Reading Habits: What Has Been Annoying Me Recently?

Bookshelf with horror and mystery books.

Hello and Happy New Year!

This year, Vel and I decided to do things a bit differently. We’re introducing additional articles, which will be book-related, but they will be more of a social commentary rather than discussing a particular publication. So, if you expected а book review, you will have to wait for the next post.

I wanted to share a few thoughts on a phenomenon, which has become more prominent in the past few years. It has affected both the way literature has been produced, published and distributed, on one side, and how written content is being consumed, on the other. I’m talking about the modern mass reader.

The Devourers

It may seem hypocritical of a book review blog to be discussing mass reading in an unfavourable light, but every story has at least two sides. After all, there can’t be positives without the negatives.

People read for a variety of reasons – learning, self-help, inspiration, escape from reality, to kill time, to tackle a new language, etc. There is nothing wrong with prolific reading. I get it. I do it myself, to an extent. But over the years I’ve seen the rise of the vocal mass reader, who devours book after book and spares no time to share their opinion. Some even get to read a book every other day, managing to go through more than 100 books per year.

Now, don’t get me wrong, I’m not against speed reading. Actually, more power to you for finding the time and being able to support your pastime so consistently. Nevertheless, this begs the question: has reading become one of those activities you can binge? Is it possible to process such an amount of information and keep devouring more and more?

I think it really depends on the main reason you choose to read. If you are actively trying to just pass the time by reading, while doing something else. For example, some of my friends read at work, while waiting for the next customer to show up. Most of the titles they read can be classed as young adult literature, which has become very popular in the last few decades. Additionally, since such novels are increasingly made to be adapted to television, the plots, the characters and the universes they explore are molding into this cookie-cutter version, which guarantees book-to-film adaptation. This makes the content found in such books very quick and easy to digest.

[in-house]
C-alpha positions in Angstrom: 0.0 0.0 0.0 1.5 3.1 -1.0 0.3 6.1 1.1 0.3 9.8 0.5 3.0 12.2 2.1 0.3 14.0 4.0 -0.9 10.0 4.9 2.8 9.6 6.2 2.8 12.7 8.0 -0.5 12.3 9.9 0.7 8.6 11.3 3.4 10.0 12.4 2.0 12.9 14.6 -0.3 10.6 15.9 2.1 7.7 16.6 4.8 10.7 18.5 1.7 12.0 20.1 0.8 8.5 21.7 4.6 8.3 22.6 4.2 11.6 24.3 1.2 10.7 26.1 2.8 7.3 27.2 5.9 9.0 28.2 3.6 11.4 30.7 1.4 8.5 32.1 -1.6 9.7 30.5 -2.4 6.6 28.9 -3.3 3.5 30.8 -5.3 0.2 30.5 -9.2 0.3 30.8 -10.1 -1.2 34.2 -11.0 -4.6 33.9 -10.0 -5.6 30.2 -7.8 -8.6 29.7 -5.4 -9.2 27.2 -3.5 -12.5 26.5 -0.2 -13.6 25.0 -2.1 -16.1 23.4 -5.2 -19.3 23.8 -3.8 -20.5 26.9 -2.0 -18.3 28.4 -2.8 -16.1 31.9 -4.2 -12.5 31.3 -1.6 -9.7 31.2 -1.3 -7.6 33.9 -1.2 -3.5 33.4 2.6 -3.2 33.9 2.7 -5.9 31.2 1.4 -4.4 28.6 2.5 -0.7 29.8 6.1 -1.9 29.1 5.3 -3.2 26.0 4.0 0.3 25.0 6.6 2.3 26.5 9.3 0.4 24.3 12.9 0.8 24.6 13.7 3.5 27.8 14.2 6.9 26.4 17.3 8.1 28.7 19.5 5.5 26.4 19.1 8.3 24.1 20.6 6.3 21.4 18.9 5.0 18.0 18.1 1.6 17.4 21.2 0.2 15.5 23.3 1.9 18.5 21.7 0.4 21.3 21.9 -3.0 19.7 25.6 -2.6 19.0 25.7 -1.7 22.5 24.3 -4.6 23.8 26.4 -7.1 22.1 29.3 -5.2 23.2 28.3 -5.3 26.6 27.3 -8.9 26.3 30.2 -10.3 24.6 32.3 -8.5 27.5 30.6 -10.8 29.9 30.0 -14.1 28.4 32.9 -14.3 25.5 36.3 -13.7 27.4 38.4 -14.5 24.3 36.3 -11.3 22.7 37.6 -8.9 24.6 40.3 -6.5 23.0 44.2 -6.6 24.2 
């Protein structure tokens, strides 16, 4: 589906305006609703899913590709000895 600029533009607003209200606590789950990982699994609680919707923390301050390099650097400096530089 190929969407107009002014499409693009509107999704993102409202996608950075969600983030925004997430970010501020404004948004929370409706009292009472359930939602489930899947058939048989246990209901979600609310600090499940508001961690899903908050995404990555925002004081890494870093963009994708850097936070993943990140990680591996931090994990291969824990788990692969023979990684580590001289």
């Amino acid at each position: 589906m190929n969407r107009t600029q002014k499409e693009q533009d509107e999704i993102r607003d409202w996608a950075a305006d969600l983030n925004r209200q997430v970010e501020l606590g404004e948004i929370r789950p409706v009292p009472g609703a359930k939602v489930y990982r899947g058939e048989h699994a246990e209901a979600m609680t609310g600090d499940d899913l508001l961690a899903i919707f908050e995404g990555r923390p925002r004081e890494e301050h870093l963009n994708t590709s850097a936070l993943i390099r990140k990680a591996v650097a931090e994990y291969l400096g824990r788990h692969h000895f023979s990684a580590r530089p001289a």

But if you’re reading in order to develop your skills, learn something about yourself or keep yourself informed about how the world works, consuming copious amounts of information can lead to a brain overload. I’ve fallen into this trap, too. Because the more you learn, the more you feel like you know nothing. And the vicious cycle of constant learning without practice starts. Some do it to catch up with their peers, others do it so that they can share what they read on social media in an attempt to seem well-read and ahead of their friends.

Going through so much content for the sole purpose of having it consumed, so that you can regurgitate it immediately in the form of a post, is mind-boggling to me. It’s as if social media habits intertwine with our reading habits and the need to like, share and comment overpowers the need for introspection. Not only does the question of quantity over quality come up, but also the question of what does one do with the content one devours. This is one of the many reasons why the list of books on our blog is limited to 12 per year.

It kills the calm and serene atmosphere that comes with reading and it turns into a competition with oneself to read as much as possible as fast as possible. Having yearly reading challenges doesn’t help in this regard, more so if one tries to compare one’s reading habits to those of one’s friends. That’s because people usually are interested in different types of content, which can come in a variety of ways – large volumes, small periodicals or graphic novels. So you can never truly compare your reading list or your reading habits with someone else’s.

Information Hoarders

I, too, am guilty of binge-watching tv series once in a blue moon. But after it happens, I feel the slight drowsiness of “where has the time gone” or “there were so many plot twists and characters to follow I can’t even make heads or tails of it”. In the end, my brain gets overstimulated with nonessential information, regardless of how much I liked the series.